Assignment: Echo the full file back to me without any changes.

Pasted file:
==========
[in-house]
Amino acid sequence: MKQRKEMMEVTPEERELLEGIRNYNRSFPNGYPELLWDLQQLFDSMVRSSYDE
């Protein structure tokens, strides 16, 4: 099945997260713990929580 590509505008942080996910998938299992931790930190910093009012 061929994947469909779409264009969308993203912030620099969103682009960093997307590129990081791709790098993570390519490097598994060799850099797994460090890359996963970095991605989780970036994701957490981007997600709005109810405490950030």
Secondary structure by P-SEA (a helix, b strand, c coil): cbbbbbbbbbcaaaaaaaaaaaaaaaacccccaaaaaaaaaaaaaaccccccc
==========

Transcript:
[in-house]
Amino acid sequence: MKQRKEMMEVTPEERELLEGIRNYNRSFPNGYPELLWDLQQLFDSMVRSSYDE
């Protein structure tokens, strides 16, 4: 099945997260713990929580 590509505008942080996910998938299992931790930190910093009012 061929994947469909779409264009969308993203912030620099969103682009960093997307590129990081791709790098993570390519490097598994060799850099797994460090890359996963970095991605989780970036994701957490981007997600709005109810405490950030």
Secondary structure by P-SEA (a helix, b strand, c coil): cbbbbbbbbbcaaaaaaaaaaaaaaaacccccaaaaaaaaaaaaaaccccccc